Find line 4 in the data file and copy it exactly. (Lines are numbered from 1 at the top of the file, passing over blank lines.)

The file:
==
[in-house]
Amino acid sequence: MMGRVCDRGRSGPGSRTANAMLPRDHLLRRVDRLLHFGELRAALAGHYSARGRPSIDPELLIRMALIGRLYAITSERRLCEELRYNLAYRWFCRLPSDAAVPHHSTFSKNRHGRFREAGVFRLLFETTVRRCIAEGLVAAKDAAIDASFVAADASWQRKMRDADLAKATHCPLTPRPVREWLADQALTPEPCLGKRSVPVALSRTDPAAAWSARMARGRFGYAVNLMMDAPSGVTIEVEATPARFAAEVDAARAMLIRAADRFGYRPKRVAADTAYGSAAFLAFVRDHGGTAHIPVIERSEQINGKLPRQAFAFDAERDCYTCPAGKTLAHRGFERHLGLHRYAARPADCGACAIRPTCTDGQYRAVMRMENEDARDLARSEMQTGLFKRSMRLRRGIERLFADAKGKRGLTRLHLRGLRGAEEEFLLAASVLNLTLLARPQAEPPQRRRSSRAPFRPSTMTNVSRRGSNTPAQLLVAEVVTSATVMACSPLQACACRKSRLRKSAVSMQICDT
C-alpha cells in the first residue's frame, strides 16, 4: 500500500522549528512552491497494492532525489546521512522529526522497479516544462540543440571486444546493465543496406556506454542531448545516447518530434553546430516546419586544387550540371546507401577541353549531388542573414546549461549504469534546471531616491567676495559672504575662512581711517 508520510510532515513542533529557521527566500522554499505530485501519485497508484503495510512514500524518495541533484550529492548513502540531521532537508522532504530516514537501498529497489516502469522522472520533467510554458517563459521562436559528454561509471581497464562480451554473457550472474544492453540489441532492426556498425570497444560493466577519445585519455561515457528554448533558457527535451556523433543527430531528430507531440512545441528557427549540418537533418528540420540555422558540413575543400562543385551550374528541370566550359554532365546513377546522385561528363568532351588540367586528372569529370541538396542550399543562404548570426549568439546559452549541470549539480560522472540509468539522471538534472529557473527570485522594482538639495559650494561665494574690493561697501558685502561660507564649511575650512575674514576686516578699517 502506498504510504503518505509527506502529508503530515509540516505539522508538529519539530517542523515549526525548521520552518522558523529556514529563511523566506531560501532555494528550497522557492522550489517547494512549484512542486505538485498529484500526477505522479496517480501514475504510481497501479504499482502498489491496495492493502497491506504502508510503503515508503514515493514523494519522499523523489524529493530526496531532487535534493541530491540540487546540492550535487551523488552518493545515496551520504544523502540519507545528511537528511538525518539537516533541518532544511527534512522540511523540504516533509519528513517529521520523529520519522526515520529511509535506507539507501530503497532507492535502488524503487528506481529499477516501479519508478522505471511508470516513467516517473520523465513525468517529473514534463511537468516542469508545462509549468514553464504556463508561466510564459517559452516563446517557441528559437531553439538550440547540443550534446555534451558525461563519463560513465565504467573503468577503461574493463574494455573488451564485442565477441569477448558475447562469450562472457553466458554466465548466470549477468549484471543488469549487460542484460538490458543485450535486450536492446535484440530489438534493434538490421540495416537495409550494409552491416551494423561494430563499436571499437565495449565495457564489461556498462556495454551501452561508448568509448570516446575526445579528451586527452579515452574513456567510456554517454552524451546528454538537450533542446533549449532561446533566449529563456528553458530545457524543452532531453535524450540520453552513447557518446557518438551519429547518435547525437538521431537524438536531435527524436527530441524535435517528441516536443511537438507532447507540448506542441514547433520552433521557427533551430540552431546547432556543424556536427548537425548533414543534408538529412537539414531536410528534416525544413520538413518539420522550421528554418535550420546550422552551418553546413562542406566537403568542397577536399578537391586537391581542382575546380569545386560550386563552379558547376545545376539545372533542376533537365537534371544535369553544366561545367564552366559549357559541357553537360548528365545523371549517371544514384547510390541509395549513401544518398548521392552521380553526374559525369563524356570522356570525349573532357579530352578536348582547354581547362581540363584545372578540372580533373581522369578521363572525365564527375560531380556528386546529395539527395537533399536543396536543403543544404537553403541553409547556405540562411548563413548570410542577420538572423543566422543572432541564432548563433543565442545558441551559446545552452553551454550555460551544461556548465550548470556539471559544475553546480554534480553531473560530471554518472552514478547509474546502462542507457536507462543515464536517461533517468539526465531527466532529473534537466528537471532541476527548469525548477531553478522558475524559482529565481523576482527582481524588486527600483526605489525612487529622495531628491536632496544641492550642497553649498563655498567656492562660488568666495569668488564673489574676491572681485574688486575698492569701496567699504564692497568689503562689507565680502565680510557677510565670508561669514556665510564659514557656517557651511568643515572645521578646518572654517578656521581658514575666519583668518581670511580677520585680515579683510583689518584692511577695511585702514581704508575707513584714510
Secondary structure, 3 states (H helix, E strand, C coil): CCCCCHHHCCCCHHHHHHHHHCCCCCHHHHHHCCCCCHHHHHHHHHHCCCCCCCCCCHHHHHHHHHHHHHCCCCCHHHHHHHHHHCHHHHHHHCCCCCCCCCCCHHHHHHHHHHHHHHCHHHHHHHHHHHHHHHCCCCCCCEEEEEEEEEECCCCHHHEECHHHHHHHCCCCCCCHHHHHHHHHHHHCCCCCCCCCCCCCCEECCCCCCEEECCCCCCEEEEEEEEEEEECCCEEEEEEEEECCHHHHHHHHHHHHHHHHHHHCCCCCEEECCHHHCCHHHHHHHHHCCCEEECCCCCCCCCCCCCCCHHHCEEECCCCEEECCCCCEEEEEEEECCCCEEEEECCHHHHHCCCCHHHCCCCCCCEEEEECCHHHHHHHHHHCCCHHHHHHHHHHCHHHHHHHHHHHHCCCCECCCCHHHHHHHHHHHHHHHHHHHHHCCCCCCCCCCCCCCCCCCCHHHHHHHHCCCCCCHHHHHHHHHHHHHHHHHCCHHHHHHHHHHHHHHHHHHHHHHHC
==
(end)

Secondary structure, 3 states (H helix, E strand, C coil): CCCCCHHHCCCCHHHHHHHHHCCCCCHHHHHHCCCCCHHHHHHHHHHCCCCCCCCCCHHHHHHHHHHHHHCCCCCHHHHHHHHHHCHHHHHHHCCCCCCCCCCCHHHHHHHHHHHHHHCHHHHHHHHHHHHHHHCCCCCCCEEEEEEEEEECCCCHHHEECHHHHHHHCCCCCCCHHHHHHHHHHHHCCCCCCCCCCCCCCEECCCCCCEEECCCCCCEEEEEEEEEEEECCCEEEEEEEEECCHHHHHHHHHHHHHHHHHHHCCCCCEEECCHHHCCHHHHHHHHHCCCEEECCCCCCCCCCCCCCCHHHCEEECCCCEEECCCCCEEEEEEEECCCCEEEEECCHHHHHCCCCHHHCCCCCCCEEEEECCHHHHHHHHHHCCCHHHHHHHHHHCHHHHHHHHHHHHCCCCECCCCHHHHHHHHHHHHHHHHHHHHHCCCCCCCCCCCCCCCCCCCHHHHHHHHCCCCCCHHHHHHHHHHHHHHHHHCCHHHHHHHHHHHHHHHHHHHHHHHC